32 Bit Is Ok Too: Sempron 3100+
As mentioned, there will be more Sempron processors to come for both AMD platforms, to compete with Intel's Celeron line. Processors with average performance are easily good enough for the run-of-the-mill, everyday office environment, so systems of this kind are sold at the most attractive prices.
The other reason why this will continue is that selling pared-down CPUs is a way of increasing production yield. The more transistors a chip has, the higher the risk that individual defects can make the chip unusable. AMD offers the Sempron with only 256 kB L2 cache while the Athlon 64s use 512 kB or even 1 MB, so its yield will be higher.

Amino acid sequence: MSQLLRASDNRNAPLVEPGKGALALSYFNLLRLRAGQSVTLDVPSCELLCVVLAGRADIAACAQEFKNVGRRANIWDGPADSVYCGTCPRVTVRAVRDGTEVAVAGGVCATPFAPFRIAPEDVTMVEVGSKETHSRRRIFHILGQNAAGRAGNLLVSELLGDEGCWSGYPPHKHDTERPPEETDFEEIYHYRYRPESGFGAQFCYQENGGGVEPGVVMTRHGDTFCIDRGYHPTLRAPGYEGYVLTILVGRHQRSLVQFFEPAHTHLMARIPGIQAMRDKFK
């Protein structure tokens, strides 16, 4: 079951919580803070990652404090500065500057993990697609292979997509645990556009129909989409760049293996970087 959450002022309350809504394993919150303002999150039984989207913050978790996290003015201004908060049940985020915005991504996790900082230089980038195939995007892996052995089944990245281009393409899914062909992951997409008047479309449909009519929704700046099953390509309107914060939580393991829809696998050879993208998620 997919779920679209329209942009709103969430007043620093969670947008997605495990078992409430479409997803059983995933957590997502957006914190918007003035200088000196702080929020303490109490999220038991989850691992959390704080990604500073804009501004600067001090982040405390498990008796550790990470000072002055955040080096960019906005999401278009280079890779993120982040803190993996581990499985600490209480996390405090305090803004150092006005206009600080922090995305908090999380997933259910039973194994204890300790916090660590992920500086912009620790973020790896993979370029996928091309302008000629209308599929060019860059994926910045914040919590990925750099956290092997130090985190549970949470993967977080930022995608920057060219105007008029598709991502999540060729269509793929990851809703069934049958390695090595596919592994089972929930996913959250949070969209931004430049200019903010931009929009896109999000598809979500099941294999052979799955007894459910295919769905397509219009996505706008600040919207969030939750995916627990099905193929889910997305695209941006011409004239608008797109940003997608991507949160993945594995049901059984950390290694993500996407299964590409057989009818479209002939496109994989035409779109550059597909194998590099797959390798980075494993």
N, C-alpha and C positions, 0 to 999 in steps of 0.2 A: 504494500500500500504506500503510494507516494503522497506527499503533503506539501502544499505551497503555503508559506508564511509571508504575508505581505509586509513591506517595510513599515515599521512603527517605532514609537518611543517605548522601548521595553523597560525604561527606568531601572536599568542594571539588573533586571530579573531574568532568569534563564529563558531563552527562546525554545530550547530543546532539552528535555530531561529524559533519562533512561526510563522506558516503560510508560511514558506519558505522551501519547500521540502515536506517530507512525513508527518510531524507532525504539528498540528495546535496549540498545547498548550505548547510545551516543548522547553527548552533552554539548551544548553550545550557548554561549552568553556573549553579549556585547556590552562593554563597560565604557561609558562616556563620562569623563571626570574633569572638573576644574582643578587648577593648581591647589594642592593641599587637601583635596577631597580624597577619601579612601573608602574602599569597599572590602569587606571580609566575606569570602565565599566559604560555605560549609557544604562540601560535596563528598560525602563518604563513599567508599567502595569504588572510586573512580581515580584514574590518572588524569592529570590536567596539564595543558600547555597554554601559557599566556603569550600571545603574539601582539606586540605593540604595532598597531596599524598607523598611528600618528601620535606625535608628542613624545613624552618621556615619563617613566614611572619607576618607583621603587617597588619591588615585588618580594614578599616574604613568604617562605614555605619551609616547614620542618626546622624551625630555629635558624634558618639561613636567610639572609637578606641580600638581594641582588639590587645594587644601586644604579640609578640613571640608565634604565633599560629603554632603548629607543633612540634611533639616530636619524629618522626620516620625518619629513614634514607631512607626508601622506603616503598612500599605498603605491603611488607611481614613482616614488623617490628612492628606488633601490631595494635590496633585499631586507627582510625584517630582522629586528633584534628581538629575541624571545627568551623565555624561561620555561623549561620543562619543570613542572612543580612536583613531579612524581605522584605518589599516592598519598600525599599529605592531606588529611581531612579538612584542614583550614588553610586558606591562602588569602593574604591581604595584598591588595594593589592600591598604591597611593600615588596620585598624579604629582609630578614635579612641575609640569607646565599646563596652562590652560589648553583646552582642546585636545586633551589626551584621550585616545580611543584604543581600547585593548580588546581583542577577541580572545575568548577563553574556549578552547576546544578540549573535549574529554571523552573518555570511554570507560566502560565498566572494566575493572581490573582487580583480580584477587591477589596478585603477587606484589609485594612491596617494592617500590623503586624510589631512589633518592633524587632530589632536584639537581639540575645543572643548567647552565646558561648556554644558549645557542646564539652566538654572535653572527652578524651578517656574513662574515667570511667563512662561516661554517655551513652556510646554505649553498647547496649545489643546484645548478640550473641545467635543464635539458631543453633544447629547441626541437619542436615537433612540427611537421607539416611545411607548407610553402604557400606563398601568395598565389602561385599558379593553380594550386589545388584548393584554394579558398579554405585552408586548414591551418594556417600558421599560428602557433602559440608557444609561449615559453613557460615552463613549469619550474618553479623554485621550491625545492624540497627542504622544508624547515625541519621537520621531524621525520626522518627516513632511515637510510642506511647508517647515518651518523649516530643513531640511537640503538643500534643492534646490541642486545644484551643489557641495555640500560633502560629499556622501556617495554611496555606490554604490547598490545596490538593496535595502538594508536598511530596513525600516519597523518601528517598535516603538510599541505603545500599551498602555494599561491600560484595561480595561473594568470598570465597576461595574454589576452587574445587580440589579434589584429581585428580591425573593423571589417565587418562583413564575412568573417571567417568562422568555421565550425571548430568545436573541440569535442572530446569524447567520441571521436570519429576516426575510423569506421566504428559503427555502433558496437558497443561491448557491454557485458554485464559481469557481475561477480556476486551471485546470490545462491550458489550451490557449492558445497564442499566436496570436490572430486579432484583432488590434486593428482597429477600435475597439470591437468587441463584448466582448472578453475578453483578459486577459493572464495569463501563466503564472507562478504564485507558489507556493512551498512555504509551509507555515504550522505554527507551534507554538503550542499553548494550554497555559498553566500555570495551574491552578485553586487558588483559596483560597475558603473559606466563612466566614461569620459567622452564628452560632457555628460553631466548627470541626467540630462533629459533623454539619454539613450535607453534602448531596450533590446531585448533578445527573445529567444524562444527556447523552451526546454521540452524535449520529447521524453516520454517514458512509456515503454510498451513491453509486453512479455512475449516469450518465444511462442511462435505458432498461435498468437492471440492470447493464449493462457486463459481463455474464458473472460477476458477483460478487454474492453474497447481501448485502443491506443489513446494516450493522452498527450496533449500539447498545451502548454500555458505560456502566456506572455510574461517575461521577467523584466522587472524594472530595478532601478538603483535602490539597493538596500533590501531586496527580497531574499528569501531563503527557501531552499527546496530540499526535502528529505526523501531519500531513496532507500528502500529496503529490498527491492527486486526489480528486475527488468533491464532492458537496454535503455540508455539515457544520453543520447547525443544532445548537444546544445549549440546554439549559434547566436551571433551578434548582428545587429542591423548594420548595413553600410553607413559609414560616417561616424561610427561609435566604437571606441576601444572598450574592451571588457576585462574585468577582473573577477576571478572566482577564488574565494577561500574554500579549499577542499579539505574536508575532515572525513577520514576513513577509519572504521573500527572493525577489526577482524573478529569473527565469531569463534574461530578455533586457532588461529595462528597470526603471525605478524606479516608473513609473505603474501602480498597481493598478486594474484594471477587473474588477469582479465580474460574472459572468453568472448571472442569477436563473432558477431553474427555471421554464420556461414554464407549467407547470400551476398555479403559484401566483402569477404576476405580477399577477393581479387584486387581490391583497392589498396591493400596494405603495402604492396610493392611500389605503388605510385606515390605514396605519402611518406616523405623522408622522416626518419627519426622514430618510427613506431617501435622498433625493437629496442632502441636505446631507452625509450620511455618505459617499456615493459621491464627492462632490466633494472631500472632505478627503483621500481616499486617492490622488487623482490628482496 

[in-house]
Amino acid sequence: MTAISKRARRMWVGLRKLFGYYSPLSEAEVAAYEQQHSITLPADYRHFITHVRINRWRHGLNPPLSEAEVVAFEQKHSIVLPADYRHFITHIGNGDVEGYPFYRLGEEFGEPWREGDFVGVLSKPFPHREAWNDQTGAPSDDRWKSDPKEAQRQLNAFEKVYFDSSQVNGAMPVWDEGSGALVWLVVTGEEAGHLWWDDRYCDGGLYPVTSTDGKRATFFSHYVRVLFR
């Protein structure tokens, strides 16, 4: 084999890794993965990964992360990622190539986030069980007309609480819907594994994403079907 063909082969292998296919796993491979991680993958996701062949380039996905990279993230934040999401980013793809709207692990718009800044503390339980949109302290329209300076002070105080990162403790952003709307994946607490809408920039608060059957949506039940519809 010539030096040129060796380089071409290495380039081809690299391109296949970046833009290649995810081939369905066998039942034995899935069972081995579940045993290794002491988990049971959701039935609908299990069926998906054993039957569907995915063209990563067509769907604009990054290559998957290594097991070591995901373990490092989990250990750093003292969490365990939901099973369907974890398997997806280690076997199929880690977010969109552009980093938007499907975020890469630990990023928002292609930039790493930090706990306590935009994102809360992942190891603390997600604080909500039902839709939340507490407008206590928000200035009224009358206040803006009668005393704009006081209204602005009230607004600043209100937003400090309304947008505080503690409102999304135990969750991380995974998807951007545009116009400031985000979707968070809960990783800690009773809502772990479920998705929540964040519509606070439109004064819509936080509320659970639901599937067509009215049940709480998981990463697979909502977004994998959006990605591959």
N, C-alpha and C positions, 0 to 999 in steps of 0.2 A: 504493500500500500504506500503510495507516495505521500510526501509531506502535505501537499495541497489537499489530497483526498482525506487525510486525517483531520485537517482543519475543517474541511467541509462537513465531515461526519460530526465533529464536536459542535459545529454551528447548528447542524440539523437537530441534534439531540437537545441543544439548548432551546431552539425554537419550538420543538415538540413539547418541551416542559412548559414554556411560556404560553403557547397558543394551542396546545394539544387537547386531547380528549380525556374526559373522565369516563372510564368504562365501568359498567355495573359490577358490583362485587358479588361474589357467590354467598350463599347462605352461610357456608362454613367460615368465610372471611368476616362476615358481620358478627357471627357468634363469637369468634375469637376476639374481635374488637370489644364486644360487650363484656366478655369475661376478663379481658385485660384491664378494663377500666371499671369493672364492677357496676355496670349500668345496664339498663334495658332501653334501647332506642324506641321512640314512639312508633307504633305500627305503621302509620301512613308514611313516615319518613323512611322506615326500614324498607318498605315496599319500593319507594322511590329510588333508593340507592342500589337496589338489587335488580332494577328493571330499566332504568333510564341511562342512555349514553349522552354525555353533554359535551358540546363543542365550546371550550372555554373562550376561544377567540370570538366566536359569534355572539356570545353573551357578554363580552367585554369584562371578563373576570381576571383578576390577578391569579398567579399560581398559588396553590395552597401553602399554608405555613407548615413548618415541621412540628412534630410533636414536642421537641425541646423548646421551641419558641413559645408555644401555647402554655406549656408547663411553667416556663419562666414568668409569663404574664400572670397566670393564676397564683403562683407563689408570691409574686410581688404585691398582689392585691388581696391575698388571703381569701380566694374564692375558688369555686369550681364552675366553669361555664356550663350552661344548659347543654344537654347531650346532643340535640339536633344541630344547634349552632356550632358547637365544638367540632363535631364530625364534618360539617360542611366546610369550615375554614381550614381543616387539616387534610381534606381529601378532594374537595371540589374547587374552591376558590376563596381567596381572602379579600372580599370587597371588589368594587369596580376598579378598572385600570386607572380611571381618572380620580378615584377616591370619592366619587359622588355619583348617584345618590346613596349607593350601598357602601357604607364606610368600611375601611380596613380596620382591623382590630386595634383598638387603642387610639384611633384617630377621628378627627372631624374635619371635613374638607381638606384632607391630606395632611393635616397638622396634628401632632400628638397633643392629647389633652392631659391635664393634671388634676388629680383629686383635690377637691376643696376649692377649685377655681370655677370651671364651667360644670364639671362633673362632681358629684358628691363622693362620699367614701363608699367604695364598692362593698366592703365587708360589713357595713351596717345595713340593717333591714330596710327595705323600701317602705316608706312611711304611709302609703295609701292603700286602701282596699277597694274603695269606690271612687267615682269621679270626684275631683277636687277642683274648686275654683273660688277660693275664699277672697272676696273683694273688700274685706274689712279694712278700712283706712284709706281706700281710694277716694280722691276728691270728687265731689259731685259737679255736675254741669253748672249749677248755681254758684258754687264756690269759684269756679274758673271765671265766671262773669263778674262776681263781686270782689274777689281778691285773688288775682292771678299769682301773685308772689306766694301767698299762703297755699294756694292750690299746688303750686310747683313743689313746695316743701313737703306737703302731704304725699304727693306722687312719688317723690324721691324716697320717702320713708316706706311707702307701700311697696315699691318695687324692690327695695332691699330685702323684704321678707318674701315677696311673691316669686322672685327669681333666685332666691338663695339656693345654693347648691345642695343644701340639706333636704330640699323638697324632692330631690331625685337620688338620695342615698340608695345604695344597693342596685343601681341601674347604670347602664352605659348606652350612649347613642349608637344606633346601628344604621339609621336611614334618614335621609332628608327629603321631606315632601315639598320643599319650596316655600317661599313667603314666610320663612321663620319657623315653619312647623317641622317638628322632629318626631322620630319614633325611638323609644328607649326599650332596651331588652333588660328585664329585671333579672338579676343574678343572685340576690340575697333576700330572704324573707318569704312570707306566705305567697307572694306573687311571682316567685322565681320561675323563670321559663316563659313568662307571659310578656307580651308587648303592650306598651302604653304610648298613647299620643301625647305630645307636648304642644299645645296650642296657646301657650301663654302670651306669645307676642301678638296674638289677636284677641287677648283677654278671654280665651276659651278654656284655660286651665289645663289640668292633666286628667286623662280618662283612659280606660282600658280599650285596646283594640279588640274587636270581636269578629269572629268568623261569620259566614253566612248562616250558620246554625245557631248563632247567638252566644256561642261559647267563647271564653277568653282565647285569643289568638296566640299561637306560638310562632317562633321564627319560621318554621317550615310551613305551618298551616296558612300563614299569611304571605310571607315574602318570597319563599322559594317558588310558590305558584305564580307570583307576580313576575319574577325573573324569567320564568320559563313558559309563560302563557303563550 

We believe that the Sempron 3100+ has the full 512 kB L2 cache but that it is deactivated. This allows selling even CPUs with defects in the unused cache area. As soon as Sempron production is converted over to 90 nm, AMD may however make a redesigned processor that truly only has 256 kB L2 cache. The total number you can get on a wafer will then be higher.
A further difference compared to the Athlon 64 is the deactivated 64 bit instruction set. For low-priced processors this has actually been unnecessary so far, since more than 4 GB memory has never been needed, and there is still little software available that uses 64 bit instructions.
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